The trace of a matrix is the sum of the entries on the leading diagonal. So for

a 2*2 matrix a11 a12

a21 a22

the trace is a11+a22.

Let a and b be matrices in SL(2,C) i.e. 2*2 matrices with entries that are

complex numbers and with determinant 1. Let us call the inverse matrices A,B

Preliminaries: show that trace is invariant under conjugation and inversion i.e. that trace(B*a*b) = trace(a)=trace(A)

Show that trace(a*b) + trace(a*B) = trace(a)*trace(b)

Show that if a*a = -I if and only if a has trace 0 (where I is the identity matrix).

Show that a^3 = I if and only if a has trace -1 and a^6=I if and only if

a has trace 1.

Let x = trace(a),y = trace(b),z = trace(a*b),w = trace(a*B)

Show that trace(a*b*A*B) = x*x+y*y+z*z-x*y*z-2

= x*x+y*y+w*w-x*y*w-2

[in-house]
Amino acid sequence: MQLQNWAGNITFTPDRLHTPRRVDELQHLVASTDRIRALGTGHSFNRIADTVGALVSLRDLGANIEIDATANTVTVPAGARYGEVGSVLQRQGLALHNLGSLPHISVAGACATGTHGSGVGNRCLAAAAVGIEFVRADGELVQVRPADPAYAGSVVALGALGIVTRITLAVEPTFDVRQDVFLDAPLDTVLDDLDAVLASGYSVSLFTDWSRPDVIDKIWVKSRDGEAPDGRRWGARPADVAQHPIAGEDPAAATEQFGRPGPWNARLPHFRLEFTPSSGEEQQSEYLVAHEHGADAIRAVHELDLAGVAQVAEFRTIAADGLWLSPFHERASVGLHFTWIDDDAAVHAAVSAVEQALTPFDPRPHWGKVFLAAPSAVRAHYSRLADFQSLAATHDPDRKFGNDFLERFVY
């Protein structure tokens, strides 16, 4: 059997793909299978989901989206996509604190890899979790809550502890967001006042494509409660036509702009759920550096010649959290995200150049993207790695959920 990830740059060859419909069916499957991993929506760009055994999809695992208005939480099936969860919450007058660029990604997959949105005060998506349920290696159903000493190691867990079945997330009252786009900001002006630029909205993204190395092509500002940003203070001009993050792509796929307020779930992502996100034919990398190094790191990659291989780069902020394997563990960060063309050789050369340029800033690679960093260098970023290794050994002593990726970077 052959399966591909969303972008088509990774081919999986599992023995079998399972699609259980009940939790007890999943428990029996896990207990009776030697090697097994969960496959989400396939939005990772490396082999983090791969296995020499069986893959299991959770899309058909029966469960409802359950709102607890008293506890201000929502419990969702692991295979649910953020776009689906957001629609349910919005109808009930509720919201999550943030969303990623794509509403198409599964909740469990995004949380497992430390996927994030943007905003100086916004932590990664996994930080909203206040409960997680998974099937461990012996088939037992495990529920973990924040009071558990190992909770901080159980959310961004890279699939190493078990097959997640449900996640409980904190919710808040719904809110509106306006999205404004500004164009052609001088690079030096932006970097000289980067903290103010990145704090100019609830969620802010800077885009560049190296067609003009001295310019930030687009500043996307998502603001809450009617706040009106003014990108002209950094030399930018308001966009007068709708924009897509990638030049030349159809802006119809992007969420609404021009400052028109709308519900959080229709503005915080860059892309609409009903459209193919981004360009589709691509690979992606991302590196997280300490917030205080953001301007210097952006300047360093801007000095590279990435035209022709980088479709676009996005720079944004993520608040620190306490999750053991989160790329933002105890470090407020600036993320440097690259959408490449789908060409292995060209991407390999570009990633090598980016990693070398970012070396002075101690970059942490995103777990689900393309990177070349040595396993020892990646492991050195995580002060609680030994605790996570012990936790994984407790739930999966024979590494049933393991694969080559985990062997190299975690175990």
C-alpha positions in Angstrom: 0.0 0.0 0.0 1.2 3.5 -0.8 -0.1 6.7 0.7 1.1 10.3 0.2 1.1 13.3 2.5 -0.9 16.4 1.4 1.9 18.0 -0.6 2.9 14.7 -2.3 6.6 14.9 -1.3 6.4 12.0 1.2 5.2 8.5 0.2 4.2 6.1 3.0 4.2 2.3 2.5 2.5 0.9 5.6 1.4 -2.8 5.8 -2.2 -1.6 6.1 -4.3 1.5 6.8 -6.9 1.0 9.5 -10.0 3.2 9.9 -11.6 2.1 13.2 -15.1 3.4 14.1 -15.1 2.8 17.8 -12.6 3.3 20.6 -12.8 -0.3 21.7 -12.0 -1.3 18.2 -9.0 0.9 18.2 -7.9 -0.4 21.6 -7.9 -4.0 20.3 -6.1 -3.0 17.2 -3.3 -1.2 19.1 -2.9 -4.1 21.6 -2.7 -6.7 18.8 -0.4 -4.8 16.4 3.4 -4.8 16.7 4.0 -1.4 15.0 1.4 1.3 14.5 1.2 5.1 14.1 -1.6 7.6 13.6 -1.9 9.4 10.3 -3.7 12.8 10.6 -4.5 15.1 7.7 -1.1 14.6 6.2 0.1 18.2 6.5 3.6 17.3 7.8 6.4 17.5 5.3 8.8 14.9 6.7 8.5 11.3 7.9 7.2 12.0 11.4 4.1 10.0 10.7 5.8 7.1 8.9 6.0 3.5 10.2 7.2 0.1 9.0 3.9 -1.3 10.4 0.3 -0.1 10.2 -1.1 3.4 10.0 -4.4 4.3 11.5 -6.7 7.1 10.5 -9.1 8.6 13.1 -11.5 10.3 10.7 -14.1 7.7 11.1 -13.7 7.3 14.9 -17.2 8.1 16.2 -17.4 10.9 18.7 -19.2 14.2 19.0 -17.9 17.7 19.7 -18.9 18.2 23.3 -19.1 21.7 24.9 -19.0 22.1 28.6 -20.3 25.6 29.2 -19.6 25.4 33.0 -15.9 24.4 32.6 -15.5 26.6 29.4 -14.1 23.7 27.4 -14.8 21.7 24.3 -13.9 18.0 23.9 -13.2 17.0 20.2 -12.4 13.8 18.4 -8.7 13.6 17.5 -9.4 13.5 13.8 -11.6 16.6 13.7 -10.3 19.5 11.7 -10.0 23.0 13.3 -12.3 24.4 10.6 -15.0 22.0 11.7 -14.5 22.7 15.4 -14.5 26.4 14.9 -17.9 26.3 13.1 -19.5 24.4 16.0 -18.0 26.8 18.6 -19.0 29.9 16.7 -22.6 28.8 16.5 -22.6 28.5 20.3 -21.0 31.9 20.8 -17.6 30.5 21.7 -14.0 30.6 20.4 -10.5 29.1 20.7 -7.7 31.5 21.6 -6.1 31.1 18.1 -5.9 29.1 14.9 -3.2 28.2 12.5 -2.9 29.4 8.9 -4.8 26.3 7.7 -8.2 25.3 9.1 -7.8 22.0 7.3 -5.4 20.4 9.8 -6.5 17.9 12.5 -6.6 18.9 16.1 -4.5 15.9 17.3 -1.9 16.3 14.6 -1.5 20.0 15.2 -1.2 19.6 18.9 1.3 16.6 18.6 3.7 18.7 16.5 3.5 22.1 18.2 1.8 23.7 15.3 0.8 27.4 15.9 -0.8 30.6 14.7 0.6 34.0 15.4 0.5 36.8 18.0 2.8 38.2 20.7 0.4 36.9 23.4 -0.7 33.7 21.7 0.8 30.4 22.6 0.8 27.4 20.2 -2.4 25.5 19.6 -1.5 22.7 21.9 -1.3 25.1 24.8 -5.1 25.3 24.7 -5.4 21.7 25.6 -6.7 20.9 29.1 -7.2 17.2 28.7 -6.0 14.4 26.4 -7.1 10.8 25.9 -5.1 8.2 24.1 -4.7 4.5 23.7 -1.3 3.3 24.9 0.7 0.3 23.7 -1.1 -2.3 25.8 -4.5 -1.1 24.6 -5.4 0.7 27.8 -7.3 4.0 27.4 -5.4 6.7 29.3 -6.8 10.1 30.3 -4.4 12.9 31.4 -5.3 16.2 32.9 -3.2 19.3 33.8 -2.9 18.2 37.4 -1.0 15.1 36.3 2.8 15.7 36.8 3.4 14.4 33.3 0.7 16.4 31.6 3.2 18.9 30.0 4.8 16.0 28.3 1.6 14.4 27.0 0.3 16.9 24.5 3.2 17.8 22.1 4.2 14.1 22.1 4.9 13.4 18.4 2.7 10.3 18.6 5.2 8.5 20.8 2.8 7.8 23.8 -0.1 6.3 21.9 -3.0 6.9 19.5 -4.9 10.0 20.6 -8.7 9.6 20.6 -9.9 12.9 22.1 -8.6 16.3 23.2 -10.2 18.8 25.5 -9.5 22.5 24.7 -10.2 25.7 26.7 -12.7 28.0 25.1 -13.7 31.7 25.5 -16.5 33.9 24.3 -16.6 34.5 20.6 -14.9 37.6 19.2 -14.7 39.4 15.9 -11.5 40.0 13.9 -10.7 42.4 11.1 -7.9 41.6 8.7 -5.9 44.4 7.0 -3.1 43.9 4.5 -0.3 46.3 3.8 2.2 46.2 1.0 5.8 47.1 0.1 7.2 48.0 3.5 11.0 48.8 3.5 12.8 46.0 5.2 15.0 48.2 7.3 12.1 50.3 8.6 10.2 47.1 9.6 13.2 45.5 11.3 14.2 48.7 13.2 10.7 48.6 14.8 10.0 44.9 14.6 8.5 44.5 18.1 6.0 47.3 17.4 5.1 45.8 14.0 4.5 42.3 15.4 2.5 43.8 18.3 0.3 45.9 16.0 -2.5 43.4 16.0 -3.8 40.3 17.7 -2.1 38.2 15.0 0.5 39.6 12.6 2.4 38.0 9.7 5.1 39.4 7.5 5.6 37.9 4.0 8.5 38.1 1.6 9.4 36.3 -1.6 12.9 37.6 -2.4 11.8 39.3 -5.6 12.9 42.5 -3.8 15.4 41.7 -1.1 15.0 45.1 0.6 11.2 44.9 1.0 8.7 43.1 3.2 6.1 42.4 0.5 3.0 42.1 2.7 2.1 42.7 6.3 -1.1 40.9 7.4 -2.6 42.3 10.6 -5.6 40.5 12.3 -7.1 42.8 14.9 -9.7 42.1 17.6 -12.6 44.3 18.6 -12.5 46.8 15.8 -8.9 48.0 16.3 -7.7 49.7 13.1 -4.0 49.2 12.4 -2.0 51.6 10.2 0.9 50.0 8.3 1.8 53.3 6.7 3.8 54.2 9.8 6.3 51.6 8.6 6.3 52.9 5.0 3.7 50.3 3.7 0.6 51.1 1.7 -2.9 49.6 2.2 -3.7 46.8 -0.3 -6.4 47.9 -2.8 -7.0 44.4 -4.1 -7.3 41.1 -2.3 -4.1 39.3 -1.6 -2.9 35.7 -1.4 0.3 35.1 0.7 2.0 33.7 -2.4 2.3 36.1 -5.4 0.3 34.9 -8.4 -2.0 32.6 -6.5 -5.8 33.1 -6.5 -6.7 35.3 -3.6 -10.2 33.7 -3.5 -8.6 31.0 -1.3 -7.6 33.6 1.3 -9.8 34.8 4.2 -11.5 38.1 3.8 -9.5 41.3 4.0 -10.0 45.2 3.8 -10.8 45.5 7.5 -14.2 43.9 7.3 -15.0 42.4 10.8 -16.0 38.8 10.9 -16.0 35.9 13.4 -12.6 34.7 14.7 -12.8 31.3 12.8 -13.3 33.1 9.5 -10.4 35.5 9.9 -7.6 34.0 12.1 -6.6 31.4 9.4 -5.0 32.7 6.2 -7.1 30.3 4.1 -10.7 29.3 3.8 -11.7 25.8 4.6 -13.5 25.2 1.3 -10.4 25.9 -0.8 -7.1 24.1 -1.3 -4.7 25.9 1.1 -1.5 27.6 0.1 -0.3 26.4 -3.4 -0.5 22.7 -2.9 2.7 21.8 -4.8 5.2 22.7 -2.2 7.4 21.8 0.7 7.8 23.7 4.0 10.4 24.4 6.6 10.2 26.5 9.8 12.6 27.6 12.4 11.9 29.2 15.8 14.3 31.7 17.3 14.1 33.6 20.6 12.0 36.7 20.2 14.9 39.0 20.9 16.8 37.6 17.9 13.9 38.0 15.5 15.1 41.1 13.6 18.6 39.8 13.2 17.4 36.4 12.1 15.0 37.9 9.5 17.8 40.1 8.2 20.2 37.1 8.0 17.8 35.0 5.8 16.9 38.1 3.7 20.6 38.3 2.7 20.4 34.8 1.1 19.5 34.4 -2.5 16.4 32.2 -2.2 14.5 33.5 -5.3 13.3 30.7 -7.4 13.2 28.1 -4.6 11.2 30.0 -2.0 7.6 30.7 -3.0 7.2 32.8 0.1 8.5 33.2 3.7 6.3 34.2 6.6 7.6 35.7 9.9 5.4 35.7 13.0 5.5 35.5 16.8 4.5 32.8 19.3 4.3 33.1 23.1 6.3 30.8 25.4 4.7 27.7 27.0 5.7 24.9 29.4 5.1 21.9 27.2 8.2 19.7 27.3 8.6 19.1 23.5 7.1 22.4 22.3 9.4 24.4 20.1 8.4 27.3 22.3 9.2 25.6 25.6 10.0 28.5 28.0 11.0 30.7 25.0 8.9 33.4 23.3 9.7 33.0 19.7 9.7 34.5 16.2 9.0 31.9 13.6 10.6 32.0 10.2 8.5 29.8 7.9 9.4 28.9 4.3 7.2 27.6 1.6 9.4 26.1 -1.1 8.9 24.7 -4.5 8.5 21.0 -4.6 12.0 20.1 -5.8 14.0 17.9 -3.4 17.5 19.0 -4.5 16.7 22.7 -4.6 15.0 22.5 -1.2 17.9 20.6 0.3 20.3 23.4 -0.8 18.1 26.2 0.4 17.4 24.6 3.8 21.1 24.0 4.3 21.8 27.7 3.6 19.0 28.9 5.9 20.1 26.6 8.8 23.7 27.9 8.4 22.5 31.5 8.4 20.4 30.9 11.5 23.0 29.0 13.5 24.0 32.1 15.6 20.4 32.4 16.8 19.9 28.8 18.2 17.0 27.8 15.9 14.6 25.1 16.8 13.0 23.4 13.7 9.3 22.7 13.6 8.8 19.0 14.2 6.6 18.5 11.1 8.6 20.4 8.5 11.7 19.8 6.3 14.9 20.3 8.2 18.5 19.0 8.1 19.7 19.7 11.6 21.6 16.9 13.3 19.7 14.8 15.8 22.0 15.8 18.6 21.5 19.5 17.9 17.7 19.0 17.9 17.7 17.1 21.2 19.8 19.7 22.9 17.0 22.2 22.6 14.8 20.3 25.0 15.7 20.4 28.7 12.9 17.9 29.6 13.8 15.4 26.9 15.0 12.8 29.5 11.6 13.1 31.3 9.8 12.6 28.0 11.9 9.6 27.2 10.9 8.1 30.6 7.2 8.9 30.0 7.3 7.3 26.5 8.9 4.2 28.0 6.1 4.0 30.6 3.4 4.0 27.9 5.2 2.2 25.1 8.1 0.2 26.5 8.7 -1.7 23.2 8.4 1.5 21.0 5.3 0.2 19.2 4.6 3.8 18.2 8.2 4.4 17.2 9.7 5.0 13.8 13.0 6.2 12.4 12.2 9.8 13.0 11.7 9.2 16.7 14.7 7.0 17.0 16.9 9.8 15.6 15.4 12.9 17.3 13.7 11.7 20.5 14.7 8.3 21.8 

= x*x+y*y-z*w-2

(The above relations, especially the first, are very important for geometry and in the theory of Kleinian Groups)

Now the hard part:

Suppose x^2 <> 4. Show that for n>=1 (trace(a^n*b*A^N*B)-2)/(trace^2(a^n)-4) is constant.

I got this result from the book "Outer Circles" which says that you can prove it for n=2 and then use induction. But I could not do it by induction.

Instead I found a general expression for calculating trace(a^n*w) given knowledge of trace(a), trace(w) and trace(a*w) by using a difference equation, and then proved it by brute force.